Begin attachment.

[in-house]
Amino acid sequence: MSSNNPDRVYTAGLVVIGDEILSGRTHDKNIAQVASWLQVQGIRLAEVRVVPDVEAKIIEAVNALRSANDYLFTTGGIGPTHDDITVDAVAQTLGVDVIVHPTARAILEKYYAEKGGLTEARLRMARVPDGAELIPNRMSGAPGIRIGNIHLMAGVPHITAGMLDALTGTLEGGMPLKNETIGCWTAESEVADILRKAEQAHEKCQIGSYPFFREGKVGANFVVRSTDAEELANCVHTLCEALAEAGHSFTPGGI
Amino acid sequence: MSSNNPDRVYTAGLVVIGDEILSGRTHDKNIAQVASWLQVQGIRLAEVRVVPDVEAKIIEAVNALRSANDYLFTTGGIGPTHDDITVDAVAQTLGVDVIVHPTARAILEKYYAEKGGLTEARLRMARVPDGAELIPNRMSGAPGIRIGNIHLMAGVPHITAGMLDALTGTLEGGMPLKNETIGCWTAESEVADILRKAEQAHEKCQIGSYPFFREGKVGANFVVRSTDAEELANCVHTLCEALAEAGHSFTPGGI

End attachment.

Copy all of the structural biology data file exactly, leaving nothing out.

[in-house]
Amino acid sequence: MSSNNPDRVYTAGLVVIGDEILSGRTHDKNIAQVASWLQVQGIRLAEVRVVPDVEAKIIEAVNALRSANDYLFTTGGIGPTHDDITVDAVAQTLGVDVIVHPTARAILEKYYAEKGGLTEARLRMARVPDGAELIPNRMSGAPGIRIGNIHLMAGVPHITAGMLDALTGTLEGGMPLKNETIGCWTAESEVADILRKAEQAHEKCQIGSYPFFREGKVGANFVVRSTDAEELANCVHTLCEALAEAGHSFTPGGI
Amino acid sequence: MSSNNPDRVYTAGLVVIGDEILSGRTHDKNIAQVASWLQVQGIRLAEVRVVPDVEAKIIEAVNALRSANDYLFTTGGIGPTHDDITVDAVAQTLGVDVIVHPTARAILEKYYAEKGGLTEARLRMARVPDGAELIPNRMSGAPGIRIGNIHLMAGVPHITAGMLDALTGTLEGGMPLKNETIGCWTAESEVADILRKAEQAHEKCQIGSYPFFREGKVGANFVVRSTDAEELANCVHTLCEALAEAGHSFTPGGI